The COVID-19 pandemic has brought death and despair. However, it has also sharpened our vision. We have seen dangers more clearly and trends that were threatening the health of our societies. In some areas, like inequality, it is apparent to everybody. In others, however, risky developments are partially hidden. These include the growing influence of the private sector and advanced, including intrusive technologies on education, but also on larger society.
In the last year, Education International has commissioned and published research on the intersecting worlds of private sector influence on education and the deployment of distance teaching and learning technologies by Ben Williamson and Anna Hogan. They are entitled Commercialisation and privatisation in/of education in the context of COVID-19 and Pandemic Privatisation in Higher Education: Edtech & University Reform.
“Post-pandemic reform of higher education: Market-first or purpose-first digital transformation?”, by Ben Williamson and Anna Hogan.Read More
Both studies show how the pandemic and the dependence on distance learning expanded the role of private companies in education from the Googles of this world to start-ups. However, their extensive research had its limits. Much information is obscure due to intellectual property protections or for other competitive reasons.
Many companies made new technologies available for free or at very reasonable prices. Such “generosity” in the form of “free samples” will pay off in the corporate bottom line in the long run.
Much of the focus of the EI Global Response campaign has been on private, for-profit schools, often part of multi-national companies like Bridge International Academies. They see their part of the “education market” as the operation of schools financed by public authorities. Although they have made inroads in some countries, their presence is visible and, with research and persistence, their weaknesses can be exposed. Although that threat to public education must continue to be fought, there are additional dangers.
The massive influx of private, ed-tech companies into public education systems is a different market development approach. It is less visible than privatisation of schools, but, in some ways, more insidious. It is private influence, often by global companies, into the content of and approach to education.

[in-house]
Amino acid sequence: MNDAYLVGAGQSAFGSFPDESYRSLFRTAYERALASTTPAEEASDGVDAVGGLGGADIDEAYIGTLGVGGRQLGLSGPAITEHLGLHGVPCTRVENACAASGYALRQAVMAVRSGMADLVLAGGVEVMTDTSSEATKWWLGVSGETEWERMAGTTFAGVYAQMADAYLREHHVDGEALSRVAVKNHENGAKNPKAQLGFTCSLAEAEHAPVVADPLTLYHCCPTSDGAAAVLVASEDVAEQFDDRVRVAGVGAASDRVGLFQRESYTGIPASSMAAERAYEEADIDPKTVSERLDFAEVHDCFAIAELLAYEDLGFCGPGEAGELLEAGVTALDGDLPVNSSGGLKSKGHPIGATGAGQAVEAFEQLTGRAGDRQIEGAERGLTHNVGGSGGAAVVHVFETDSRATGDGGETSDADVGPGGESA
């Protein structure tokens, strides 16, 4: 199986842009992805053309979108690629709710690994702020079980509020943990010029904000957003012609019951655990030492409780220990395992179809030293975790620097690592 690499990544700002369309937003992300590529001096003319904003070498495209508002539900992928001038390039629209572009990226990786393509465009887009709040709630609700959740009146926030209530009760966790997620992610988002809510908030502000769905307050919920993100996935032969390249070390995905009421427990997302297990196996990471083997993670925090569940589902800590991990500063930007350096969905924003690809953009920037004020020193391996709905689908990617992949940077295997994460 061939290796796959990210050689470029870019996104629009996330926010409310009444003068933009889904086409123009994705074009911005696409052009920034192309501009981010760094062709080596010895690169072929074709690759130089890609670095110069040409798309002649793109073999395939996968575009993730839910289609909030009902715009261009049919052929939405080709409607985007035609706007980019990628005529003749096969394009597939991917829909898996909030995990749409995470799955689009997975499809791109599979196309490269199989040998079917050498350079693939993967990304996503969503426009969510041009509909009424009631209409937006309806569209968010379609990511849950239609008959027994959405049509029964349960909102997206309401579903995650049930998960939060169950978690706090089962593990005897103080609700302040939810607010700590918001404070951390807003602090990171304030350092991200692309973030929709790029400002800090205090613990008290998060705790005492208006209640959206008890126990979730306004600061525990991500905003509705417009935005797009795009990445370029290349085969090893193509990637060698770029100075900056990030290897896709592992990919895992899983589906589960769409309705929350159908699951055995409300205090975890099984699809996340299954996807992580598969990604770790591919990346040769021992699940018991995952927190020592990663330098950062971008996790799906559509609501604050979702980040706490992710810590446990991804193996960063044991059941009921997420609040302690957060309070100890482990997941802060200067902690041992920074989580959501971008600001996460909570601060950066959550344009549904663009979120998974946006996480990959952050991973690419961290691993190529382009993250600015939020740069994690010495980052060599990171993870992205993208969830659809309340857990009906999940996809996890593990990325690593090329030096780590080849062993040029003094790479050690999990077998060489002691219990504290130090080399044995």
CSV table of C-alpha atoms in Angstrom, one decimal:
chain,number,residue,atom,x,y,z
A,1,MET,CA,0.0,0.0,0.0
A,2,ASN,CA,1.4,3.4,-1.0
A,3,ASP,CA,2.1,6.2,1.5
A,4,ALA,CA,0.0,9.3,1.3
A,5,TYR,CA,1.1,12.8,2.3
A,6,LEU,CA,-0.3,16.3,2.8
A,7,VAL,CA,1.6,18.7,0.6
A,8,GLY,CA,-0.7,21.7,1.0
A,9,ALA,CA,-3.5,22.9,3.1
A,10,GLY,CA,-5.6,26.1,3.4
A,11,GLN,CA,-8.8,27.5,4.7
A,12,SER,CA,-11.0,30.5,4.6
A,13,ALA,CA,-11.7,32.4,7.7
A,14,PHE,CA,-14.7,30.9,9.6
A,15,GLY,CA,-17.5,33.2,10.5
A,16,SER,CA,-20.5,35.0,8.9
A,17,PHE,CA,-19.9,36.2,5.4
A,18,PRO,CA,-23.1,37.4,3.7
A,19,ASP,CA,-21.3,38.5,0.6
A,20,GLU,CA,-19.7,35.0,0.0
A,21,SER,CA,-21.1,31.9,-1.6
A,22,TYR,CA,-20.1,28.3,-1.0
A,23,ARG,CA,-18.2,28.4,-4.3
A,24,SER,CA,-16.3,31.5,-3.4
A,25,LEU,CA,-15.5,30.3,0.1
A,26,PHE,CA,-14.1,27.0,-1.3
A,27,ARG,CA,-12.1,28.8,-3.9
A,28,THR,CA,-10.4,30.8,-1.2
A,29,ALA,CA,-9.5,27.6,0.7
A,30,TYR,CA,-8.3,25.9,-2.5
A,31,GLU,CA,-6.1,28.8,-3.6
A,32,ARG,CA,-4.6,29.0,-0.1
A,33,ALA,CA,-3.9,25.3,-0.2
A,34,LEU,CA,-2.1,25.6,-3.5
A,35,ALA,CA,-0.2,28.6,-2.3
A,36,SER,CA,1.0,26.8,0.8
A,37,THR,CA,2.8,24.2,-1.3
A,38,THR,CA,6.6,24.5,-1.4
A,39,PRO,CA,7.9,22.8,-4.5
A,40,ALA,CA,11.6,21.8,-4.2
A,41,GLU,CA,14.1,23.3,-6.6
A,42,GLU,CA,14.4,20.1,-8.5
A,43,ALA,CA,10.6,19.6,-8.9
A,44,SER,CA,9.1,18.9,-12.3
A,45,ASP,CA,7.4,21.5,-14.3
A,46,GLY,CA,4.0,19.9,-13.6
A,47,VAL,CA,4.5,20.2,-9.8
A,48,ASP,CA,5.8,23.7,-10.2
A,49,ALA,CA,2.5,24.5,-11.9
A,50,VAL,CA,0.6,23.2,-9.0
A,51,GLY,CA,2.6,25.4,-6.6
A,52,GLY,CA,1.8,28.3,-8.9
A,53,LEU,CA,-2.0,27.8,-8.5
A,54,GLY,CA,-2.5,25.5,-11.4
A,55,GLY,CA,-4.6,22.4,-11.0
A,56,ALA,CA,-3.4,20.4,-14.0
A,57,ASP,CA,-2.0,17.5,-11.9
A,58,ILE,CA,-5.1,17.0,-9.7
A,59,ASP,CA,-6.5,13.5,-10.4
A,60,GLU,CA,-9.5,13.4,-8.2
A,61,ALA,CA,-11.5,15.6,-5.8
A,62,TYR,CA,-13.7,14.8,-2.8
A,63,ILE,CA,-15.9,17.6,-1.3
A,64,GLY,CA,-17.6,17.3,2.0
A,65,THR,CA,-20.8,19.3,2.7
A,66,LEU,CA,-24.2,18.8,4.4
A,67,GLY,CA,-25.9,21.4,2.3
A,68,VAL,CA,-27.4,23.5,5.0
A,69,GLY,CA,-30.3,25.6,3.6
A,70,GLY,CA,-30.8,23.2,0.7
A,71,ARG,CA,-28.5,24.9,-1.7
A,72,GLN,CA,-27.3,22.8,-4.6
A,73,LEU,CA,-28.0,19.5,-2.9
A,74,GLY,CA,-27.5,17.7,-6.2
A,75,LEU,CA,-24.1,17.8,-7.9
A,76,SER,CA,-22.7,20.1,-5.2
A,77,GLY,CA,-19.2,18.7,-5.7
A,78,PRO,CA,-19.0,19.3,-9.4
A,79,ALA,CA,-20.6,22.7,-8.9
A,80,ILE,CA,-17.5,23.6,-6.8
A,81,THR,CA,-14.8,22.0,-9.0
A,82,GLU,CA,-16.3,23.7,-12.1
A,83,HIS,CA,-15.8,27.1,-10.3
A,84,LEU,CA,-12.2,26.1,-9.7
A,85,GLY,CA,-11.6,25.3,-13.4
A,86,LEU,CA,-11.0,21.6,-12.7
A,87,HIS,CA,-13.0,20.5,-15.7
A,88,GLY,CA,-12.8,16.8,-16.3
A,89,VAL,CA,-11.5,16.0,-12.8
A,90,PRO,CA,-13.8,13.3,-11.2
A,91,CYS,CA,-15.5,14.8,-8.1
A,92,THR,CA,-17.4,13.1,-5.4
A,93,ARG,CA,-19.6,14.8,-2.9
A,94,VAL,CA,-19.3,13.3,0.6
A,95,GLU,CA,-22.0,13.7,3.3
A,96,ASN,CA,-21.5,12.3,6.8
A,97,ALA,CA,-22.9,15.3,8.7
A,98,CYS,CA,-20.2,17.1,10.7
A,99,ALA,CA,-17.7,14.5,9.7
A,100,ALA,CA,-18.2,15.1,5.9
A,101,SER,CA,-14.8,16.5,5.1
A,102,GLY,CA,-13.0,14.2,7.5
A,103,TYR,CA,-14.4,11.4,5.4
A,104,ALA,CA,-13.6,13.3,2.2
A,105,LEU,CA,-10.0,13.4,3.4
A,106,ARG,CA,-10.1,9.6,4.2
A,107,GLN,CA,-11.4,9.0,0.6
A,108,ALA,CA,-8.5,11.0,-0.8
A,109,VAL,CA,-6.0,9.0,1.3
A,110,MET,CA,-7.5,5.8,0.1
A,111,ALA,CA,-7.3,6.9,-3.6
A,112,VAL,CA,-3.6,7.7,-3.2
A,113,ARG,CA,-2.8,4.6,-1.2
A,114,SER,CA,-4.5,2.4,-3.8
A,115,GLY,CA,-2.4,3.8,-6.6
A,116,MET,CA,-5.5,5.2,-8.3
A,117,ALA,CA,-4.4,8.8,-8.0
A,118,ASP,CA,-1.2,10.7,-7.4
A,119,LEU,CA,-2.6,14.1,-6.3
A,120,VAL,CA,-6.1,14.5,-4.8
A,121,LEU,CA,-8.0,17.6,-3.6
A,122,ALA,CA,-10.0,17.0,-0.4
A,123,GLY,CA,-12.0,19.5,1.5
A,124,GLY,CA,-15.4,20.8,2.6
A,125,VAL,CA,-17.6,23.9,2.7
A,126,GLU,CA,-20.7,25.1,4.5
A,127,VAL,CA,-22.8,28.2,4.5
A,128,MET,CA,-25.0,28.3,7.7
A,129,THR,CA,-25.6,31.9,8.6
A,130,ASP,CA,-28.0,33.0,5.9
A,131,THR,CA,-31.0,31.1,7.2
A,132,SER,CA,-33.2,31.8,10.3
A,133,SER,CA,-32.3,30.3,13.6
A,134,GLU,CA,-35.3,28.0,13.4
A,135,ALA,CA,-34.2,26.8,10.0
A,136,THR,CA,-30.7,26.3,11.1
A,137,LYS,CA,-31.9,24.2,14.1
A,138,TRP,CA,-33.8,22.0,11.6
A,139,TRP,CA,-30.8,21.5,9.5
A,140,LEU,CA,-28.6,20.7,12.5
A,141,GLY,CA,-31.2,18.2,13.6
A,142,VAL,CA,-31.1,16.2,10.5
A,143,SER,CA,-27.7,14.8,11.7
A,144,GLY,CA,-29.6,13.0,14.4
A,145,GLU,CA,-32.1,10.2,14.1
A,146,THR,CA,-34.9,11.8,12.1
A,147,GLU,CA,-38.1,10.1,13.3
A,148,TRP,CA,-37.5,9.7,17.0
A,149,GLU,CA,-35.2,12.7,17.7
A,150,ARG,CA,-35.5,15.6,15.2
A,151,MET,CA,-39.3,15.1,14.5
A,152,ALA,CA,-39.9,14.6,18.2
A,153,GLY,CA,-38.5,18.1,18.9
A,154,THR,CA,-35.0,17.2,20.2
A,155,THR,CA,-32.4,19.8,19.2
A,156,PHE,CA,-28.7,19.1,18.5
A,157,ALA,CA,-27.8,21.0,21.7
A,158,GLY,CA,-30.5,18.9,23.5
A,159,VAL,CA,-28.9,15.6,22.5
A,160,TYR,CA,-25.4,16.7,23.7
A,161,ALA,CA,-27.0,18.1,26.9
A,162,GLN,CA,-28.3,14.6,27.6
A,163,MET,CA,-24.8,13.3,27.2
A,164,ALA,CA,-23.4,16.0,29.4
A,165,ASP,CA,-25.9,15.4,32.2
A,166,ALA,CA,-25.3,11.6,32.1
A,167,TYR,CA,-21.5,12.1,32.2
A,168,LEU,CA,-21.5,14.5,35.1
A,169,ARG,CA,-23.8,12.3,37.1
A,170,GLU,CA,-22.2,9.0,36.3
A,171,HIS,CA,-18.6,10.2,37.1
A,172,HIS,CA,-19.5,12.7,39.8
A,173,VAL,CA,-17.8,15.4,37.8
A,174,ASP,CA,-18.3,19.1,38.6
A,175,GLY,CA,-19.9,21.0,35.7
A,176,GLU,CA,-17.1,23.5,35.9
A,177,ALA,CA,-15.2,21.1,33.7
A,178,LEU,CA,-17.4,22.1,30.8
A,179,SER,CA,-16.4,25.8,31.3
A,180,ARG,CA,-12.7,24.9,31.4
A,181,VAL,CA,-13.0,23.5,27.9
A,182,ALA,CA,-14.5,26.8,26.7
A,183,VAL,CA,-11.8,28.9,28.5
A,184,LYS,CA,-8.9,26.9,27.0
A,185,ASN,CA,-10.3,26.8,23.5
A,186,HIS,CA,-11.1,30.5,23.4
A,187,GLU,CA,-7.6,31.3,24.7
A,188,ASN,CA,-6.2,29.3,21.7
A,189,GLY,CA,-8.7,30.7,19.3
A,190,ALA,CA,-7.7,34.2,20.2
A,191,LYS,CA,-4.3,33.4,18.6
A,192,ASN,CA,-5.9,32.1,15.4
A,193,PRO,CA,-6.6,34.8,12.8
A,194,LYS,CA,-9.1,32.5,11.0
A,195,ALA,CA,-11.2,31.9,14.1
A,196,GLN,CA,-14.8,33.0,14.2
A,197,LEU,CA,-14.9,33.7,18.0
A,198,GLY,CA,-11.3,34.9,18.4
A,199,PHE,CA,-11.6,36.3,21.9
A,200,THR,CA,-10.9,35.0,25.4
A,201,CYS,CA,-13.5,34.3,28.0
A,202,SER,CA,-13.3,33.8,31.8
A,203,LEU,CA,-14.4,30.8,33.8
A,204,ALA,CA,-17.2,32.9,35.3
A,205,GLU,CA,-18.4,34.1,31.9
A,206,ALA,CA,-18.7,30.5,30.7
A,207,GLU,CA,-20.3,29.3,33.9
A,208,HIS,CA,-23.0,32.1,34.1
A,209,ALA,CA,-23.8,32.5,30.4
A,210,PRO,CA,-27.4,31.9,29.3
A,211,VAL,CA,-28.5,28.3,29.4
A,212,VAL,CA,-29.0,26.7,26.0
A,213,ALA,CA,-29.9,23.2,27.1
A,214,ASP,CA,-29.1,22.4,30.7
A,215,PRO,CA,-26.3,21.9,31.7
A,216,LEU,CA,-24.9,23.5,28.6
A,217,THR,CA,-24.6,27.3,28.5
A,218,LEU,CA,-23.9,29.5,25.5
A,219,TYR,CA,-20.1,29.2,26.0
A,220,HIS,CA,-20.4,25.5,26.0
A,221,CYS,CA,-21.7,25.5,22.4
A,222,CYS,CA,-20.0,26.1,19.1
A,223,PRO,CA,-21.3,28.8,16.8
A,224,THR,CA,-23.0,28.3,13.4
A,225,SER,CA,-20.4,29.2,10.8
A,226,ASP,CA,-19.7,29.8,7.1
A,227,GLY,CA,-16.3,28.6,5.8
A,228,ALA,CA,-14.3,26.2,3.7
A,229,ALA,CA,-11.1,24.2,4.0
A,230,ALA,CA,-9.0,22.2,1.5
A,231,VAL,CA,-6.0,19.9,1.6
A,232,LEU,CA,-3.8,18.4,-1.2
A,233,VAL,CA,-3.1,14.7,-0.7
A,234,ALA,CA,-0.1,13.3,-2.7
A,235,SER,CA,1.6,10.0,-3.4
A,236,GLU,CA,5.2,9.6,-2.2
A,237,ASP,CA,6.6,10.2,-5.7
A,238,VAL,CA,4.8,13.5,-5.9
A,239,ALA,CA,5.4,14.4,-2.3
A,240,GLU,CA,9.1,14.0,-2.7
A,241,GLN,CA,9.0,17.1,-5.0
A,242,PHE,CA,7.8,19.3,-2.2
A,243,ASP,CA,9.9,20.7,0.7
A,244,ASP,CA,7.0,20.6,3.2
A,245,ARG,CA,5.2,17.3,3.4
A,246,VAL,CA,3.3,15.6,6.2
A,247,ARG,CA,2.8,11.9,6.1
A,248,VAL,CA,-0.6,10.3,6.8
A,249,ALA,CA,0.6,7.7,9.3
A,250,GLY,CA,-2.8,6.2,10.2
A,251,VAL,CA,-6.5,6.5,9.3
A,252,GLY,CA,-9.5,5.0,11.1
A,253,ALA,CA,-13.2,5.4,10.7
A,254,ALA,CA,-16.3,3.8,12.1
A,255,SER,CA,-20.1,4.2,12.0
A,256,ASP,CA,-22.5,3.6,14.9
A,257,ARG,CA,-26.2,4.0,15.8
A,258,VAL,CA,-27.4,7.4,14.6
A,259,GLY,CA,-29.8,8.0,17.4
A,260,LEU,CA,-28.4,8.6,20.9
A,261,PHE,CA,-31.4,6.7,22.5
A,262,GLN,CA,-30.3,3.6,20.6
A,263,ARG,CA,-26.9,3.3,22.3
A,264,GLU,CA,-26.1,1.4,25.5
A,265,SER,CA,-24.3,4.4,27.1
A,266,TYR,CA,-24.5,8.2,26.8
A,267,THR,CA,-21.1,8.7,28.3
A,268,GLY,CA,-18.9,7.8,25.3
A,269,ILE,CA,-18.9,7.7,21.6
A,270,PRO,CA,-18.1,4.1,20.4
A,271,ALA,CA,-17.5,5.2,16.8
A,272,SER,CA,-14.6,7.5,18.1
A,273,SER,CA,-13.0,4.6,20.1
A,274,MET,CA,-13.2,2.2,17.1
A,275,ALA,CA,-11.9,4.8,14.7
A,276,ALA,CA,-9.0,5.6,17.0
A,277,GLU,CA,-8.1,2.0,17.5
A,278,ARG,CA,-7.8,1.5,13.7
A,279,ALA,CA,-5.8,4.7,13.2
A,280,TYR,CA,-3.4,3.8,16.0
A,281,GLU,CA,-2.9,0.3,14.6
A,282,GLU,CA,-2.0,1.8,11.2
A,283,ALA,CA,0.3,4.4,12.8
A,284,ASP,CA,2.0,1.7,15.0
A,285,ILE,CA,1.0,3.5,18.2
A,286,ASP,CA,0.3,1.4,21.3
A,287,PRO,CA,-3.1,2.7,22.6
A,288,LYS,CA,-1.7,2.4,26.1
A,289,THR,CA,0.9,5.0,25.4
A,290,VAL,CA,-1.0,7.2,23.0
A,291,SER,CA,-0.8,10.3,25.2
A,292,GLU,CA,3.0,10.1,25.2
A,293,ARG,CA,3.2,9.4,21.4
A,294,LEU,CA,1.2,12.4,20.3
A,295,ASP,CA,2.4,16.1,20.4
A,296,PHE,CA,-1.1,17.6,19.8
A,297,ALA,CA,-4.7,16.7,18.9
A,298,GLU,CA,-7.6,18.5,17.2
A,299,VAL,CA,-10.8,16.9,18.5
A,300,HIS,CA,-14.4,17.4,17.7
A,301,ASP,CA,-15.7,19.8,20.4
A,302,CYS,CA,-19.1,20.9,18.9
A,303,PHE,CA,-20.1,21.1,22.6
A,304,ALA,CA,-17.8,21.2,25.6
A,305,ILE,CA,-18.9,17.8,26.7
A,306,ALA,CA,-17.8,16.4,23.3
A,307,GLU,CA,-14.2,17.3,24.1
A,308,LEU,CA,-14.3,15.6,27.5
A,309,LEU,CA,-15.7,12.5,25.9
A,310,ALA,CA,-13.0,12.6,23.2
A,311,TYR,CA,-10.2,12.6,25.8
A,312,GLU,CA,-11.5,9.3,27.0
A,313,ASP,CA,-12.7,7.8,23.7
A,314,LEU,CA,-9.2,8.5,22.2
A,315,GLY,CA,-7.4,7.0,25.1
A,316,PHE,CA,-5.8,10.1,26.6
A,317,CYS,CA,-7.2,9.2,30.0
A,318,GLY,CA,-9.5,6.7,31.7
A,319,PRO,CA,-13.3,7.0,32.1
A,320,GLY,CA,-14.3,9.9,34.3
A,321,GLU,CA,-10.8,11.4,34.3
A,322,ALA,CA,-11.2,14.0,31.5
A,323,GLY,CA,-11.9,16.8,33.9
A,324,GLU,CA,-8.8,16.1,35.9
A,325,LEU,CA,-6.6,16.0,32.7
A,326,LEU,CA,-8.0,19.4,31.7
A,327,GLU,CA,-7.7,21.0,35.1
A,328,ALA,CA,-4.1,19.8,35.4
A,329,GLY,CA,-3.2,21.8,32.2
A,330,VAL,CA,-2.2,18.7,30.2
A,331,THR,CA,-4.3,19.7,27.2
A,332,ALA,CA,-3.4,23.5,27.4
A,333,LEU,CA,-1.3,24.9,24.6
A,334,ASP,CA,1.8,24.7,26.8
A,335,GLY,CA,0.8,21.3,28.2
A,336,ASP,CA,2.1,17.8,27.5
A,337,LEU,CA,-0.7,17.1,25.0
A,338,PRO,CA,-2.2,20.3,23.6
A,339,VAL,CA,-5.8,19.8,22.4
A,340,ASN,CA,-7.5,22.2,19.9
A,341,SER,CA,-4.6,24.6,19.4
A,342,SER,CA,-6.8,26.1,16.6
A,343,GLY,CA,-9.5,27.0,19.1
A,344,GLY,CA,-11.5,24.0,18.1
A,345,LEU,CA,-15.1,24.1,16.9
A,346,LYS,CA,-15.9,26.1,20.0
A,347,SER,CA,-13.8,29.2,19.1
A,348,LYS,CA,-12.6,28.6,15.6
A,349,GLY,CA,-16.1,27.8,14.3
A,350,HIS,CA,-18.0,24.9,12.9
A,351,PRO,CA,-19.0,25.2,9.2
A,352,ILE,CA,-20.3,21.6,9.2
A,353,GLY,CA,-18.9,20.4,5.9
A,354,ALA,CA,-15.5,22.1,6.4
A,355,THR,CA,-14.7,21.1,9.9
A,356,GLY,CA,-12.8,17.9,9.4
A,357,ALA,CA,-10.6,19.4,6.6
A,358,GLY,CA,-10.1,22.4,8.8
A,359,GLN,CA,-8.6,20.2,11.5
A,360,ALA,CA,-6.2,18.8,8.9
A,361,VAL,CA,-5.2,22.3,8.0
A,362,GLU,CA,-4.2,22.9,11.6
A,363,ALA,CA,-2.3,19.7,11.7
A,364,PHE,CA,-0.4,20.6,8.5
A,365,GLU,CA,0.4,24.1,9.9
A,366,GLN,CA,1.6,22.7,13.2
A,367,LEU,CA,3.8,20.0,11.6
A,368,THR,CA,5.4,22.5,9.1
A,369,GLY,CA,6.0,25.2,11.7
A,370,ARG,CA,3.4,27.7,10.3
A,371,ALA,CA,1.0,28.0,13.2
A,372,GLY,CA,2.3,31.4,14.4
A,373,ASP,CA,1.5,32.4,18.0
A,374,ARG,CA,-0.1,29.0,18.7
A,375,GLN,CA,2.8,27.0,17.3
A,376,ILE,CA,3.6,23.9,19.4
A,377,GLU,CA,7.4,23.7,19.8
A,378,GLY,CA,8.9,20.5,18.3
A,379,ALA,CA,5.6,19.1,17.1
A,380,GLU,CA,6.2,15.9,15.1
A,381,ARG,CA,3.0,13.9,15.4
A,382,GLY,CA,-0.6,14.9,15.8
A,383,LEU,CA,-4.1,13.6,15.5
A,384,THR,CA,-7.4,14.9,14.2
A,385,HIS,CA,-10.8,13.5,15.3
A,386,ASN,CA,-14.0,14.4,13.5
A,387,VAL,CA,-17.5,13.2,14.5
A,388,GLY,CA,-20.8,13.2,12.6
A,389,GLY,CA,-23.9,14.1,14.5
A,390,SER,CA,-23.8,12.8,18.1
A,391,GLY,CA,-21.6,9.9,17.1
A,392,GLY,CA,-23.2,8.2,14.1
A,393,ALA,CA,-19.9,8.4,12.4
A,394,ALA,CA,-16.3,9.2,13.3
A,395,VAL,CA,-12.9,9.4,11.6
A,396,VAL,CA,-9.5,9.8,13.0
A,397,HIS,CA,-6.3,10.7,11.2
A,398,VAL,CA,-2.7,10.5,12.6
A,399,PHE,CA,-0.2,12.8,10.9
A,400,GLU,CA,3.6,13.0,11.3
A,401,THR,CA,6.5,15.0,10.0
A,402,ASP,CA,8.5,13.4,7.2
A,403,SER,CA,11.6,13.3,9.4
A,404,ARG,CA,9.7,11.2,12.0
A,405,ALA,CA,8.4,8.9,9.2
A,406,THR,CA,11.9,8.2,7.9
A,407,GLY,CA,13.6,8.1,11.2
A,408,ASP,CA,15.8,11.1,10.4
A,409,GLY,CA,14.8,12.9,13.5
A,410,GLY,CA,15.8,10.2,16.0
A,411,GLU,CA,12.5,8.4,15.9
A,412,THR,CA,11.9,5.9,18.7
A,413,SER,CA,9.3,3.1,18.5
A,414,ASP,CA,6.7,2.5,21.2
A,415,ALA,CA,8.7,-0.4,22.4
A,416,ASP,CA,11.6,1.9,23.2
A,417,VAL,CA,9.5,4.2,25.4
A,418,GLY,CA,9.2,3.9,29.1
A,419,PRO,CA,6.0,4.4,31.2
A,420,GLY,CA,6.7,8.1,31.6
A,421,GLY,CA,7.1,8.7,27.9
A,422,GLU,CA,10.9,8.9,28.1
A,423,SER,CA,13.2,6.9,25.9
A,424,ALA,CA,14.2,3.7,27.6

In some ways, it is much more difficult to deal with PPPs than with privatisation. If adapting education to the impact of COVID-19 accelerates the long-term integration of ed-tech companies into the infrastructure of education, that may have a lasting impact. Separating the “good” from the “bad” may be as challenging as unscrambling an egg.
Any fundamental change in teaching and learning should be the result of conscious decisions based on values and pedagogy. It should not just happen. Technology needs to be a tool of education and not the other way around.
Schools and other education institutions have a long experience with business. If a school is to be built or modified, they hire construction companies. If they buy food for the school cafeteria, they deal with companies that provide food. They do not, in most cases, print textbooks themselves even in those school systems that still write or approve them.
Traditionally, business has profited by providing something tangible and temporary. For the tech giants, their services go to the core of education even if they make their money less from services than from access to and use of data. In the traditional school-business relationships, there was a line between private gain and the public good. With the new Capitalists, that line is becoming blurred.
There is another problem with PPPs, despite their popularity with politicians. The problem goes beyond the fact that they often turn out to be neither economical nor effective. The danger is more fundamental. If policy decisions are being made by a PPP, is there such a thing as a public-private-democracy?
PPPs have the built-in problem that both parts of the partnership are making decisions, but only one part has a public mandate and is subject to democratic rules and practices, including transparency. So, our democracies risk becoming half-democracies.
A Trend or a Tsunami?
Following the pandemic, new technology is not going to disappear from schools. However, like so many things in the post-COVID world, it is urgent to cull through experience, evaluate impact and measure positive and negative effects. The use of technology should be deliberate choices and should not just move forward with no questions asked.
Those choices should be based on transparency and public information. That includes on such issues as the role of artificial intelligence, algorithms, and the use of data. It also needs to complement, not undermine education and be consistent with its mission.
A trend boosted by the pandemic does not have to conquer all. There is not an inevitable dominance of machines over humans.
There are many lessons from the pandemic. They include:
This does not mean that a qualified teacher must be able to design algorithms. However, it is important to be aware of the dangers.
The context, restraints, process and policy framework for technologies are critical. They are everybody’s business, inside and outside the education community. Choices made must be of clear benefit to students and teachers. They should conform to the purpose and mission of education.
This transition period after the pandemic, when so much is at stake, makes it even more urgent that educators through their trade unions are at the table when policy is discussed, developed, and decided.
Educators and their organisations are not only fighting for quality education but are also on the frontlines of the fight for freedom and democracy. We should recognise that our efforts, in the classroom and beyond, are a crucial part of that struggle.